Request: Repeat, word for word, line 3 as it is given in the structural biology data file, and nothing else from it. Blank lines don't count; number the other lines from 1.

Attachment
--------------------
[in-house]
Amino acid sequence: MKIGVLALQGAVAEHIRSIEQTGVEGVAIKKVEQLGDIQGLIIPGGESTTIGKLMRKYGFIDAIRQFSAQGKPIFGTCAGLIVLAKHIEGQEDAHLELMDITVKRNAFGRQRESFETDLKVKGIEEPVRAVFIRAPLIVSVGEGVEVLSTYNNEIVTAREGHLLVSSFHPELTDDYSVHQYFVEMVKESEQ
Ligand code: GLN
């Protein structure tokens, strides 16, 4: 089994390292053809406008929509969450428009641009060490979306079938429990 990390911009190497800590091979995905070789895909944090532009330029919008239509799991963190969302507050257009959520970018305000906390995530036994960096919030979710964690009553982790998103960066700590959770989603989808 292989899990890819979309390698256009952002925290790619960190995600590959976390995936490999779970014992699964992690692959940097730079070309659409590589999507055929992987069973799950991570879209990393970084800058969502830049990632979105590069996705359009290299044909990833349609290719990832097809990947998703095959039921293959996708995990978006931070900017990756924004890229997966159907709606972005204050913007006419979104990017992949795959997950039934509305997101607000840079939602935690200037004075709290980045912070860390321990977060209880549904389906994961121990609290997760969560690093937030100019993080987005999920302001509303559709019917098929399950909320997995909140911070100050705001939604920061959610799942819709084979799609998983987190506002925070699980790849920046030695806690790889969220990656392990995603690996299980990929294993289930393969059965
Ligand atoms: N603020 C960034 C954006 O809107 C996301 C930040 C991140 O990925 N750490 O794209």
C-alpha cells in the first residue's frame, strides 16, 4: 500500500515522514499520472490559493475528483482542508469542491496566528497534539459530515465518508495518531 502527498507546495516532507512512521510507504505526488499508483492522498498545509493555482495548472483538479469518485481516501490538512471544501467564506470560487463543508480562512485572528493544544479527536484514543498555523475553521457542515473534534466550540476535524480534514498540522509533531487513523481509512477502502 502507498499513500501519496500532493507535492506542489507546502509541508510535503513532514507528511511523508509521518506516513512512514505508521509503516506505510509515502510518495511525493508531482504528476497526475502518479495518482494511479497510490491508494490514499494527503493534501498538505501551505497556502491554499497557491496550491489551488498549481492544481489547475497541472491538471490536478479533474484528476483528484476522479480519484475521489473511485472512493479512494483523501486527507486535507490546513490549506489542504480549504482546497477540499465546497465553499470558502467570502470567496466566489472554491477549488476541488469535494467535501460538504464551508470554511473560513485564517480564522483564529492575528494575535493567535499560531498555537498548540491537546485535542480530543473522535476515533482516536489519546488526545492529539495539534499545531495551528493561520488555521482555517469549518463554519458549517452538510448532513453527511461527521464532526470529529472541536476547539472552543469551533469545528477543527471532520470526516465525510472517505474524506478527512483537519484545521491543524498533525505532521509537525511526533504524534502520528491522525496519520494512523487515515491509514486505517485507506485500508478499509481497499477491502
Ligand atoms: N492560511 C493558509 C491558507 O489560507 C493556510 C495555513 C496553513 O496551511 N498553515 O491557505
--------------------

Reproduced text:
Ligand code: GLN